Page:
WPI Journal

October 1996

Ten Lives Changed

Glen Yee '74

By Bonnie Gelbwasser

The impact of the WPI Plan has extended far beyond the classroom for Hong Kong businessman Glen Yee. As one of the first students to enroll under the Plan, which was optional during its first few years, Yee learned discipline and important lessons about dealing with uncertainty and taking risks -- tools he used to move into uncharted territory in his life and career.

Yee was born in China and emigrated with his family to Cleveland, Ohio, where he attended high school. "I was stronger in math and the sciences because I had not entirely grown up in the United States and my English was not up to speed," he says. "I was interested in a small engineering school and was accepted by Rensselaer and Rose-Hulman. But I was struck by WPI. It was smaller than Rensselaer and I was always interested in New England. I thought it might be an exciting place to spend a few years."

Yee says he was attracted to the flexibility of the Plan, which seemed a welcome contrast to the rigidity of WPI's traditional program. "I knew that if I chose the Plan I would not have to take every required ME course. I wasn't even sure I liked mechanical engineering."

For his IQP, Yee, with two other students, worked with the research and development staff of American Optical to determine how best to fit lenses into eyeglass frames. "Our objective was to design a measuring method that could be digitized for computer input," he says. "We did devise a fairly scientific way of measuring how the many three-dimensional curves in the lenses fit into frames."

His MQP focused on fiberglass-reinforced materials. "There were few publications and less than a handful of books on the topic," he recalls. "WPI had a machine shop and we got help to do some of the molds. We tried to quantitatively analyze the physical performance of different materials and orientations of the fiber-reinforcing material and their possible applications. The boundaries of these projects were often not clear. They served as lessons in dealing with uncertainty. We also learned to work with other people and to push each other to achieve the desired results. The Plan gives you the chance to develop people skills early on."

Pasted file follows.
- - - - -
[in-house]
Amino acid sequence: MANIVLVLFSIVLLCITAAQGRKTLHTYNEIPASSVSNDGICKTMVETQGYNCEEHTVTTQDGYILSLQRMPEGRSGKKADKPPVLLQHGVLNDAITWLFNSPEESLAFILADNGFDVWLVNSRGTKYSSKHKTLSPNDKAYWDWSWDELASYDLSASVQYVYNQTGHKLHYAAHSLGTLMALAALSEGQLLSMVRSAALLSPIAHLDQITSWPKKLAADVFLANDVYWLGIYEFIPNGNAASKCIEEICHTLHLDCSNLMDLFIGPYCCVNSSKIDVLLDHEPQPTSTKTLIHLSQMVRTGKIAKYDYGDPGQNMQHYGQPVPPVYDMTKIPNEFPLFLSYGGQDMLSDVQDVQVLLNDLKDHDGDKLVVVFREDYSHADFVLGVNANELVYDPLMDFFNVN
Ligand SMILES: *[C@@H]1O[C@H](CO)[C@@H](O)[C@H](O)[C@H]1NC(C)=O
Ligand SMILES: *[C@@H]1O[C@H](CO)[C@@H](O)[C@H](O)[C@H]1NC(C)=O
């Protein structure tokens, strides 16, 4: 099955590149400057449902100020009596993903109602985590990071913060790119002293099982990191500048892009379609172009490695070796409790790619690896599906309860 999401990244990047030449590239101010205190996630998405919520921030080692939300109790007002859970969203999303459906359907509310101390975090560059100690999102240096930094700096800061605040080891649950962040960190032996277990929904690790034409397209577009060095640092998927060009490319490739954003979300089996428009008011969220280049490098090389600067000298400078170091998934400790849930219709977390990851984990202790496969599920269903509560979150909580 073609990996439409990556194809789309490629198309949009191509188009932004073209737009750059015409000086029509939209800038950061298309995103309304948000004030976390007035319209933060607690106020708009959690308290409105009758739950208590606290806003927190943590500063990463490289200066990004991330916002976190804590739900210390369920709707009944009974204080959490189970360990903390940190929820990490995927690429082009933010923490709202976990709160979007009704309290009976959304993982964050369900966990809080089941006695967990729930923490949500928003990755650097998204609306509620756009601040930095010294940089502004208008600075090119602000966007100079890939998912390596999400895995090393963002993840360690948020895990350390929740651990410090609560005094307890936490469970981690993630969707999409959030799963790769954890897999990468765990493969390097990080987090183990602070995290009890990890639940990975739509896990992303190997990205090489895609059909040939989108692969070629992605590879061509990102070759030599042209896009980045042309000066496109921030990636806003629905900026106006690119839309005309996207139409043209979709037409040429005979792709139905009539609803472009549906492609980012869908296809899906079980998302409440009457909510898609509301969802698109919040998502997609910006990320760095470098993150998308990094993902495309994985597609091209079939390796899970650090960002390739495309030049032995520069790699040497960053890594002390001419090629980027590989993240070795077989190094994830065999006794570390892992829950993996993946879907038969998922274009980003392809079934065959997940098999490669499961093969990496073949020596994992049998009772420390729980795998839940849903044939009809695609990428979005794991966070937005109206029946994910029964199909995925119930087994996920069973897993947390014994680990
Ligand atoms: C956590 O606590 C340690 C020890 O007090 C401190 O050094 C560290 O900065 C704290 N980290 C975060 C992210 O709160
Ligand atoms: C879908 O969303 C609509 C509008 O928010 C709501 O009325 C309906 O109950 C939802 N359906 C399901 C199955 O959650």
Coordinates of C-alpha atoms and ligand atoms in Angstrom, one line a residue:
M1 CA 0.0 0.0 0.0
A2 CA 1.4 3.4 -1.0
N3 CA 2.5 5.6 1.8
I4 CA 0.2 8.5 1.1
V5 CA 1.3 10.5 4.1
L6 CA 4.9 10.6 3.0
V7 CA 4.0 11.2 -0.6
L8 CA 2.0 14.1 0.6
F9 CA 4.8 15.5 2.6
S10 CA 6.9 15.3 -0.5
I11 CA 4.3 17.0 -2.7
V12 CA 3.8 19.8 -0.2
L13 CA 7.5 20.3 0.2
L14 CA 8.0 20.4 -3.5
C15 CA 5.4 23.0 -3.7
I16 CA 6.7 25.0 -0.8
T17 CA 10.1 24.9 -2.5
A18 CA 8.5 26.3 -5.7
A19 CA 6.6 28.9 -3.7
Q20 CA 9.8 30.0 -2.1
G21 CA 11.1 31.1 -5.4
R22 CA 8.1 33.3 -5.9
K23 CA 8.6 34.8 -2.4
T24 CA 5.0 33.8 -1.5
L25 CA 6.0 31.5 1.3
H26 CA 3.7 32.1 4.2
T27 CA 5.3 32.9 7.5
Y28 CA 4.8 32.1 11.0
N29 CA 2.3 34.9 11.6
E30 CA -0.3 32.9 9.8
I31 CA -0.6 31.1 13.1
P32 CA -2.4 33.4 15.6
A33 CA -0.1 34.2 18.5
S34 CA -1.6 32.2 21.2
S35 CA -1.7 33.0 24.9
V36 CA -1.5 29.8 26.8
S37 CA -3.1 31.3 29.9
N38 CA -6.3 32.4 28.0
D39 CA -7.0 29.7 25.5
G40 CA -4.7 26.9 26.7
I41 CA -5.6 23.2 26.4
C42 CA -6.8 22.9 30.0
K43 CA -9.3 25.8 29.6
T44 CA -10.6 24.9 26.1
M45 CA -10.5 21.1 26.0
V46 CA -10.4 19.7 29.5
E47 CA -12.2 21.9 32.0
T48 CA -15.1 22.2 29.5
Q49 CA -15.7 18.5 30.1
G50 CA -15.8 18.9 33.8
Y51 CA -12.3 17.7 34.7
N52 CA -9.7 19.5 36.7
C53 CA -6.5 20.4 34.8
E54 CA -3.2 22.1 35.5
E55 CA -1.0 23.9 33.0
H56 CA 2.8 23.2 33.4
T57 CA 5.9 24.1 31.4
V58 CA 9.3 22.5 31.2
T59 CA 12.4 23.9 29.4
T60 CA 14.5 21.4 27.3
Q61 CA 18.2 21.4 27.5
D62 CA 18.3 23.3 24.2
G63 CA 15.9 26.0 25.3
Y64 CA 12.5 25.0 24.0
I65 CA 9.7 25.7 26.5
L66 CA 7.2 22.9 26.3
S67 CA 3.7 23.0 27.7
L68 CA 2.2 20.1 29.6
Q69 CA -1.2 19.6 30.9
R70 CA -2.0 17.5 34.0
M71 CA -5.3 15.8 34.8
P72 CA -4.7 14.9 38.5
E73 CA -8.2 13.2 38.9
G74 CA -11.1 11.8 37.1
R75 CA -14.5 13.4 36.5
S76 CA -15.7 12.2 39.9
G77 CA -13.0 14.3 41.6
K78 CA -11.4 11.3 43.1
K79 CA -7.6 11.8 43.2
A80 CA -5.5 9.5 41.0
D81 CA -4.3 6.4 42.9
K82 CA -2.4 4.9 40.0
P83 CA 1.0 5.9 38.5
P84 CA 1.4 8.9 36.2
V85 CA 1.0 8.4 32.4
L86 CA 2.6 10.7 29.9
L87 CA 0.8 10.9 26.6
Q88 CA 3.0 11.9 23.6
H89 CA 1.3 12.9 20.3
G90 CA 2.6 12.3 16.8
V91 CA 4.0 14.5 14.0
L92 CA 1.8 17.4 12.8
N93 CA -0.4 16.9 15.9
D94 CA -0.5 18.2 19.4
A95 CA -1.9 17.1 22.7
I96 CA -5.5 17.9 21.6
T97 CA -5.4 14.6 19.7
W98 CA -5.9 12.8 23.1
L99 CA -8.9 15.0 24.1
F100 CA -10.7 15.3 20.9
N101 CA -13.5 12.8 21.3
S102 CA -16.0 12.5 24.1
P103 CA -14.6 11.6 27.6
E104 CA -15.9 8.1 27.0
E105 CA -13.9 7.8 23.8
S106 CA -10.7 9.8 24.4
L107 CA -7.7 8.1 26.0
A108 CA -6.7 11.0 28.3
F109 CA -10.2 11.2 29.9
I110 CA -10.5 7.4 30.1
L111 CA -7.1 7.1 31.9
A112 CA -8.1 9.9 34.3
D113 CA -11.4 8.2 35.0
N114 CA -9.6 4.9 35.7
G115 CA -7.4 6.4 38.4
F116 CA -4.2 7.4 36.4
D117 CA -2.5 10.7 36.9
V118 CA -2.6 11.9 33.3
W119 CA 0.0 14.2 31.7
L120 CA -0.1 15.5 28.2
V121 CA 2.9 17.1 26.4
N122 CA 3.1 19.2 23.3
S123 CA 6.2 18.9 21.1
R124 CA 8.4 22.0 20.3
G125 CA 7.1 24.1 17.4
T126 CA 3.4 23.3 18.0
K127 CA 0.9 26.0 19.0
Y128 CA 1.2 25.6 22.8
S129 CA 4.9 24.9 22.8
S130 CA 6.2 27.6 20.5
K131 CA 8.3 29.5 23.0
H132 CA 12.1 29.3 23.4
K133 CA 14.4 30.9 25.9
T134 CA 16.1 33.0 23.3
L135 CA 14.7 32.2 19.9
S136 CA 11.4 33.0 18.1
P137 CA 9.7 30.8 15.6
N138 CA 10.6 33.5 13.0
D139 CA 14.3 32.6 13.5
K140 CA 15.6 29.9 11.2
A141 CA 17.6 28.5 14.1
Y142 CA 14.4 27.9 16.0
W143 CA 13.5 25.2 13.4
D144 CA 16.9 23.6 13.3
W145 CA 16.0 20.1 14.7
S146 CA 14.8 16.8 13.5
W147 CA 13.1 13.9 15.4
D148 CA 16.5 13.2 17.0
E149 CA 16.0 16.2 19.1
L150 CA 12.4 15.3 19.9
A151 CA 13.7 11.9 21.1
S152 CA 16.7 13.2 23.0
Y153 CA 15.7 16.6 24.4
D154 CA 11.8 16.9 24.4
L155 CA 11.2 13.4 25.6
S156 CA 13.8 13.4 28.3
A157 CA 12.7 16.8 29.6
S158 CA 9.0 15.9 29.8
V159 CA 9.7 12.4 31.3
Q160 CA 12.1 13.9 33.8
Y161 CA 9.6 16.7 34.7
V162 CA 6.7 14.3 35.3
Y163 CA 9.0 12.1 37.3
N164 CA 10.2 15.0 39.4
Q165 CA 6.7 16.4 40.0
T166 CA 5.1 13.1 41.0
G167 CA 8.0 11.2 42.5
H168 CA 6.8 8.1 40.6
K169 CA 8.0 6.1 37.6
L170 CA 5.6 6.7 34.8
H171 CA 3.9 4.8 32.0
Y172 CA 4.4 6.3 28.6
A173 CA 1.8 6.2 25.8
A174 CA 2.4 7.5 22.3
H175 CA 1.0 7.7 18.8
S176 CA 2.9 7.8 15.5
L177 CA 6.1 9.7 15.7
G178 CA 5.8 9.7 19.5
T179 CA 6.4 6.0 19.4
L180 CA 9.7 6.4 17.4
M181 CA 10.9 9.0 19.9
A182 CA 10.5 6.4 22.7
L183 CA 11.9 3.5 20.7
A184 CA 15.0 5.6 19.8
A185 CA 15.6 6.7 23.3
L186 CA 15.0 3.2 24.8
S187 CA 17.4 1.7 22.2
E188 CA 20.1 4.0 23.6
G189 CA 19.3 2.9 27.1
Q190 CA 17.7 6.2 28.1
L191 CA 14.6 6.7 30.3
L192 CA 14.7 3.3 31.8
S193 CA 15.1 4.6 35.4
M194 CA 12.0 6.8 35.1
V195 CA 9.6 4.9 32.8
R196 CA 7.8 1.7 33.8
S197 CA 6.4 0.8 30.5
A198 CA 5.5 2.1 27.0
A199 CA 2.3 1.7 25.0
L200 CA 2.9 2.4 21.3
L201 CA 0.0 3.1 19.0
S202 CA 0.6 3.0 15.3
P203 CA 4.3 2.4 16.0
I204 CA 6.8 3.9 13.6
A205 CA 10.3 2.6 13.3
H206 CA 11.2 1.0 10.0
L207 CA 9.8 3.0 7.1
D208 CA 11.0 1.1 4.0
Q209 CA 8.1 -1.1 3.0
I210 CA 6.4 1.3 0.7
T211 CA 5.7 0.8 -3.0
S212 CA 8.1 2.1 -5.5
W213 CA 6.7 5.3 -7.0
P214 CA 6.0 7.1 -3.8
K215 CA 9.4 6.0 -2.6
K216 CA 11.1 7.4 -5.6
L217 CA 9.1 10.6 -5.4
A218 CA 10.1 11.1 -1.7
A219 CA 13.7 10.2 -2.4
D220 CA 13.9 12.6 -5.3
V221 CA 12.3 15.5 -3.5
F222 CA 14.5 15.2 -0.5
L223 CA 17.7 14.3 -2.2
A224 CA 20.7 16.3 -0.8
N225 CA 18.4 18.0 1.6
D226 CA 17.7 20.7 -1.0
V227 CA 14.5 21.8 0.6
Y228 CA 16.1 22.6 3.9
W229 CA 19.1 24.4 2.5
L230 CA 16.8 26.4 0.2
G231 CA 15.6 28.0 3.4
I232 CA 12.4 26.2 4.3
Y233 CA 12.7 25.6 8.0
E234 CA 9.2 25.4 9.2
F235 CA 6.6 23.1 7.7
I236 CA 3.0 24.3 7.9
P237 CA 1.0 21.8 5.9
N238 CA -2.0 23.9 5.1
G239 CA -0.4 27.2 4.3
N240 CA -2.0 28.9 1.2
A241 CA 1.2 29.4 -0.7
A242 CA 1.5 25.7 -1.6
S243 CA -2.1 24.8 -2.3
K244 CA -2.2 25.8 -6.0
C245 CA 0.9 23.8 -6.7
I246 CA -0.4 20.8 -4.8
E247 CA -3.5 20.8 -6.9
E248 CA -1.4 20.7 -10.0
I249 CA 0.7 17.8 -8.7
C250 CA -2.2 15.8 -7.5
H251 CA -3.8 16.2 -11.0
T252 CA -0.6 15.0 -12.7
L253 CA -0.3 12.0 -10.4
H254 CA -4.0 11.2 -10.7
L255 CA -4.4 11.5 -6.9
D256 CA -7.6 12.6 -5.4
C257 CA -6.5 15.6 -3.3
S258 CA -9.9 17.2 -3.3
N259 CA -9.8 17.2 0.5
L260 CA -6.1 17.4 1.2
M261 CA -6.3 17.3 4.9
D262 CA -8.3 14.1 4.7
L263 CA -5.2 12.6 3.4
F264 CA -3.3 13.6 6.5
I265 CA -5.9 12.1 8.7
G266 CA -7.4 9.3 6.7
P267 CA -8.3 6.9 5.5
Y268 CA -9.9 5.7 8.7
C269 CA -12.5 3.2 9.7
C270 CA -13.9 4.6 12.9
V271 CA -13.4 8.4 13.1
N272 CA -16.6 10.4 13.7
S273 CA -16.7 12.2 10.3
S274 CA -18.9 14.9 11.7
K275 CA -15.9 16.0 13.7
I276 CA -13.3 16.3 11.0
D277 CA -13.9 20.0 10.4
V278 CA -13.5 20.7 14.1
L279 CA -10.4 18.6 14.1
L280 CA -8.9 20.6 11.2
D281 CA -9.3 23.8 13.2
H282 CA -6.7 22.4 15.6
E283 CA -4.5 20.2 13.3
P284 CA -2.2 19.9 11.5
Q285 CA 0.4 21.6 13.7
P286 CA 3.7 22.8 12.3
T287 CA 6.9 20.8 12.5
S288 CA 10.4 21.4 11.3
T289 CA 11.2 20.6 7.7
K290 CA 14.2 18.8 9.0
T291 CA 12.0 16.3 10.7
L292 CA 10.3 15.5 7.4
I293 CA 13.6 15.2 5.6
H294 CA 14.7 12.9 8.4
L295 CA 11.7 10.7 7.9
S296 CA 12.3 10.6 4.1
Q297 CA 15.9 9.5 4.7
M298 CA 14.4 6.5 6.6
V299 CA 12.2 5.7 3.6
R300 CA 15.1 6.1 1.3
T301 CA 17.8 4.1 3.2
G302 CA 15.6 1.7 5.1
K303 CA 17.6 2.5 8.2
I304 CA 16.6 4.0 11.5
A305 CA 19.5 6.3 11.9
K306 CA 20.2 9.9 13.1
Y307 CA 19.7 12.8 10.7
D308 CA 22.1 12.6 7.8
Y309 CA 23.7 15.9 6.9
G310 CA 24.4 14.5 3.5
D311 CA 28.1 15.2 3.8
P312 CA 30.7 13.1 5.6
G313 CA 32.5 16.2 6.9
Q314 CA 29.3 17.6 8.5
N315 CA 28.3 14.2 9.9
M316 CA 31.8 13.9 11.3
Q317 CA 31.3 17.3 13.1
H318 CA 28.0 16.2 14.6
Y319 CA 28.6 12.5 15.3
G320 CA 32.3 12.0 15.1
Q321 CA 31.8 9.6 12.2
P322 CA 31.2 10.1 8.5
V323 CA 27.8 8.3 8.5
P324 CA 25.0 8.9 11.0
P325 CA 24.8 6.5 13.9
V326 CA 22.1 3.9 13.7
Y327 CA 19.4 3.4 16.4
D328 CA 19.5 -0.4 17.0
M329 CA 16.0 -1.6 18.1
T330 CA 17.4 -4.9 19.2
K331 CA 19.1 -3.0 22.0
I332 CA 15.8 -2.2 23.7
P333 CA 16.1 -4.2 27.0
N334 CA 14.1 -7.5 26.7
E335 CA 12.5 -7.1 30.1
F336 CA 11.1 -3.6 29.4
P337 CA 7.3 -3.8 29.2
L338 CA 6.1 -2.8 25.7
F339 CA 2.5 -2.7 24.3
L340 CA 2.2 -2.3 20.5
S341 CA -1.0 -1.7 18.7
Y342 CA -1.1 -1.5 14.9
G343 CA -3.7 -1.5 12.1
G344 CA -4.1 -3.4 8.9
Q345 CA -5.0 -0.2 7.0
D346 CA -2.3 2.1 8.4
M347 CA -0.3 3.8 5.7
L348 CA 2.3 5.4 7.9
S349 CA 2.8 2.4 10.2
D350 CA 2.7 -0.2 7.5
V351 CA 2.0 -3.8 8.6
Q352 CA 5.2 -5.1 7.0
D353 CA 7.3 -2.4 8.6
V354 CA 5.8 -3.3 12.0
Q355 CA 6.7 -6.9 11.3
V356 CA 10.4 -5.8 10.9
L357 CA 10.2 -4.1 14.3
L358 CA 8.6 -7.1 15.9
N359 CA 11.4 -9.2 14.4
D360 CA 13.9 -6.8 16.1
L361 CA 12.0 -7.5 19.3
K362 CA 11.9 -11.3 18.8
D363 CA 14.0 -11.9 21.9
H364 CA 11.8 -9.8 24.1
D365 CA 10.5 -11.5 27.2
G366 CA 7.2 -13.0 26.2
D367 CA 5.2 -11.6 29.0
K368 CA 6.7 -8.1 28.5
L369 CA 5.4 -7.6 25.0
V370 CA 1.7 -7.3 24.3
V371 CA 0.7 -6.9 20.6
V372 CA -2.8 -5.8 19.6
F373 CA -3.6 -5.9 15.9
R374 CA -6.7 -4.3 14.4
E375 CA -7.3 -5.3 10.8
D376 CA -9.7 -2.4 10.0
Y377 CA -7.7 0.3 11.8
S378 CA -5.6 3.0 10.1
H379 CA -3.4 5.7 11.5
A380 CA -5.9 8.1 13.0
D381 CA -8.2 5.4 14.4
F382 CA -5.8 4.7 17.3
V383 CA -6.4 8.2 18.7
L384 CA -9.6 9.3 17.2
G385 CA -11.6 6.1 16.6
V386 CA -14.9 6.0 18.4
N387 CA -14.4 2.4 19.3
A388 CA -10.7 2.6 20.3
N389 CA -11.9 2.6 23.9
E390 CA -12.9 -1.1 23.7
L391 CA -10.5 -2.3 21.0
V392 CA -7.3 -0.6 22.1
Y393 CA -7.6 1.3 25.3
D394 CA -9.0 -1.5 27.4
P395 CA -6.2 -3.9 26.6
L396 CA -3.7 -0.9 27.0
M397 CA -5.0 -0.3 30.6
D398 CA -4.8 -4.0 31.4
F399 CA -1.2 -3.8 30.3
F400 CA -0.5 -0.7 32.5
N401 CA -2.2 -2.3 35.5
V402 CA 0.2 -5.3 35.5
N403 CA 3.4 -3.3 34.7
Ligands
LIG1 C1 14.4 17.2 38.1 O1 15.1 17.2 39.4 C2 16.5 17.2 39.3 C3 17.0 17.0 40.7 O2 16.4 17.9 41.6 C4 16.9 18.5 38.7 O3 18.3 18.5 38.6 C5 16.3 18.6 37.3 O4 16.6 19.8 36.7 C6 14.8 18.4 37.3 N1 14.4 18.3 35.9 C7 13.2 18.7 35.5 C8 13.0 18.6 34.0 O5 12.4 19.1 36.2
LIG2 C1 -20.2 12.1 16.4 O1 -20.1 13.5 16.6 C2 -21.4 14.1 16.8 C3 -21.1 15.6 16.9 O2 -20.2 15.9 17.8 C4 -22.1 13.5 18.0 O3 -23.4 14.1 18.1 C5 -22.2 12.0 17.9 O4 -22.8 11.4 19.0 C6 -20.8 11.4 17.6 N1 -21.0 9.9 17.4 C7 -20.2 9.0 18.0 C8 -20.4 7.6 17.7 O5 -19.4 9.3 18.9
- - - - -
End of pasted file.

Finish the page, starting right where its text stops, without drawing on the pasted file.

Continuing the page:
After he completed his bachelor's degree in mechanical engineering, Yee joined GE's Technical Marketing Program and completed four assignments in four locations. Toward the end of this period, he became interested in the business and commercial side of engineering. He left GE to attend Columbia University, where he completed his M.B.A.

In 1976 he married the former Amy Lee, a Hong Kong student he met during his senior year while she was attending Simmons College in Boston. In 1977 he joined Continental Can Co. in Stamford, Conn., as a corporate finance analyst in international finance at the company's headquarters. He remained in the U.S. for approximately two years until the company opened an Asian Pacific Office in Hong Kong.

"I was fortunate enough to be promoted to regional finance manager," he says. "I was happy to return to Hong Kong, where I had relatives and where Amy's family was." The Yees now have two sons, Nicholas, 17, and Curtis, 15, who attend boarding schools in Connecticut.

"In Hong Kong, I was responsible for financial evaluations of various joint ventures and acquisitions in the region," he says. "By 1984, Continental Can successfully established several operations and I was appointed commercial director for Continental Can Hong Kong Ltd. In 1986 I was promoted to deputy managing director, responsible for business development in China; three years later I was named managing director."

In 1992 Yee left Continental Can to form his own start-up company, Pacific Can Co. "The average American consumes 400 cans of beverages per year," he says. "In Hong Kong, that number is 130. I saw an opportunity to develop the beverage can market in China, where rapid growth was certain to raise the current annual consumption rate of four cans per person. We specialize in aluminum soda cans. There are four major beverage companies in China: Coca Cola, Pepsi Cola, Jianlibao, a famous Chinese orange soda, and the internationally known Tsingtao Beer. Several other local companies are all trying to develop a position in China.

"In 1993, Continental Can Europe Inc. invested in Pacific Can and became our strategic partner. As CEO of my own company, I have the opportunity to develop new markets and grow with the Chinese beverage market. This more entrepreneurial position is a natural extension of my professional career. Today, Pacific Can operates five joint-venture plants and is one of the four multinationally linked major can manufacturers in China."

Yee says the skills he gained through the Plan have helped him build his successful career in Hong Kong. "The Plan required that I 'think outside of the box' quite often," he says. "Because of that, I feel I'm better equipped to deal with flexibility, uncertainty and nebulousness. My project experience made me comfortable with uncertainty and gave me courage to take up challenges. That has helped me a great deal since graduation."

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